The International Biotechnology investment trust thrives on later-stage companies in the long term as a growing generics market and time-sensitive patents hit American drugs sales.
These pessimistic predictions were just the latest in a long run of bad news for most investors, but biotechnology shareholders could be forgiven for wondering what all the fuss is about. Biotech stocks performed strongly over the past three months, causing the MSCI ACWI Biotechnology index to rise by almost 20%. For the year ending August 18, the benchmark rose by 28%. This compared with a decline of 10% for the MSCI All Country World index, according to Financial Express.
David Pinniger, investment manager at SV Life Sciences (SVLS), says merger and acquisition (M&A) activity is underpinning the sector. Data from Pfizer shows that there were 28 M&A transactions of more than $50m (£27m) in 2007.
“The pace of M&A will stay pretty solid,” says Pinniger. “We will not see a glut of deals, but companies have to fill their crumbling pipelines [of drugs] and biotech is the only source of innovation.”
According to Cowen, an equity research firm, $24 billion of American drug sales are under threat from generics in 2008, as patents expire on established products. As a result, large pharmaceuticals are paying smaller biotech firms for their products, or buying companies outright.
“That $24 billion is coming straight out of the top line for companies,” says Kate Bingham, managing partner at SVLS. “It is a massive problem for pharma – historically, companies have been able to develop drugs to fill the pipelines.” Biotech stocks have risen twice as fast as pharmaceuticals over the past five years, she adds.
Bingham joined SVLS in 1991, but Pinniger is a more recent recruit. He joined the firm in May, to manage the £100m International Biotechnology investment trust (IBT). SVLS – which has employees in London, Boston and San Francisco – also runs four venture capital funds, with total assets under management of about $1.6 billion.
However, the investment trust’s primary focus is on later-stage companies, rather than the “more scary, mad professor-type businesses,” says Bingham.
“IBT gets to pick the companies with more robust drugs,” she adds.
The trust focuses on small and mid-cap value and growth stocks, and takes a long-term investment horizon. Pinniger says performance suffered at the start of 2008, as small and mid-caps were sold off, but investors have since been tempted back by biotech’s defensive growth qualities. “People do not stop buying drugs in a slowdown,” adds Bingham. She also points to data that shows the industry is positioned to benefit from ageing populations over the longer term. The proportion of people using drugs increases sharply with age, from about 50% in the 40-59 age range, to 75% of people aged 60 and over.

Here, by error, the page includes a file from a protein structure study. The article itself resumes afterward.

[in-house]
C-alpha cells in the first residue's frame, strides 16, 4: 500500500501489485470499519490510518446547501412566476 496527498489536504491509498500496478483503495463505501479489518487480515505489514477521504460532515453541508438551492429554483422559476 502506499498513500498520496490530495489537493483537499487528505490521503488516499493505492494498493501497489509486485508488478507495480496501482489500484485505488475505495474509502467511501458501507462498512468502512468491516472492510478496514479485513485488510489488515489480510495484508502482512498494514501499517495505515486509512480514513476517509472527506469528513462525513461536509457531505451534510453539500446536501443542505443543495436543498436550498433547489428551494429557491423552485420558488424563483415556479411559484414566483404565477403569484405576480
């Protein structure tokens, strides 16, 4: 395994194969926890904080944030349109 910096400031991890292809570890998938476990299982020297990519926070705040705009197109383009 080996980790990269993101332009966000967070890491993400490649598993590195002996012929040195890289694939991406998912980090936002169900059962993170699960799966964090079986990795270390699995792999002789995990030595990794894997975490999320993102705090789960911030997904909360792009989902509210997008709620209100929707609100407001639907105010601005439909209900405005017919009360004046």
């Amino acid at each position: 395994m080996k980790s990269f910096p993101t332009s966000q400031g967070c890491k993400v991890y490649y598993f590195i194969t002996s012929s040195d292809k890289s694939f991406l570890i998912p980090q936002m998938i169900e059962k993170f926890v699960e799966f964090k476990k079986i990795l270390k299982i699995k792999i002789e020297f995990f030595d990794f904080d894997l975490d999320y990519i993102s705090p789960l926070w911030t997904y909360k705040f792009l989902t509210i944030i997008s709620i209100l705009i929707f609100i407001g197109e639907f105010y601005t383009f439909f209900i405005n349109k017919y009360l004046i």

IBT is split into quoted and unquoted portfolios. Unquoted companies formed 17% of the fund at the end of June, and Bingham says investments are carefully structured to minimise risk. Cash is held in reserve and companies receive funding in stages, based on performance and hitting certain “milestone” targets.
Almost three-quarters of the 21 holdings were American companies, with just four British investments: EUSA Pharmaceuticals, Oxagen, RespiVert and Vantia Therapeutics. Previous successful unquoted invest-ments include PowderMed, which was sold to Pfizer in late 2006.
The quoted portfolio was also heavily skewed to America, with nine of the top 10 holdings based in the country – CSL, an Australian vaccine manufacturer, took third spot. The second-biggest holding in the portfolio was Gilead Sciences, an American firm which Bingham says is developing drugs for the treatment of HIV and Aids. She also highlights Micromet, which revealed positive results for a clinical study on its Blinatumomab cancer treatment earlier this month.
Across the quoted and unquoted portfolios, IBT held 71% of its assets in America at the end of June. Europe and Australia had allocations of 18% and 5%, respectively.
According to data from Morningstar, the trust has lagged the other two funds in the Association of Investment Companies Biotechnology/Life Sciences sector over the past year. In the 12 months ending August 18, IBT returned 2%, compared with 19% and 22% for Finsbury Worldwide Pharmaceutical and Biotech Growth, respectively.
However, IBT comfortably outperforms its rivals when measured over three years, with a return of more than 33%. “IBT is a nice way of getting a broad exposure to biotech,” says Bingham. “There is no other fund like it.”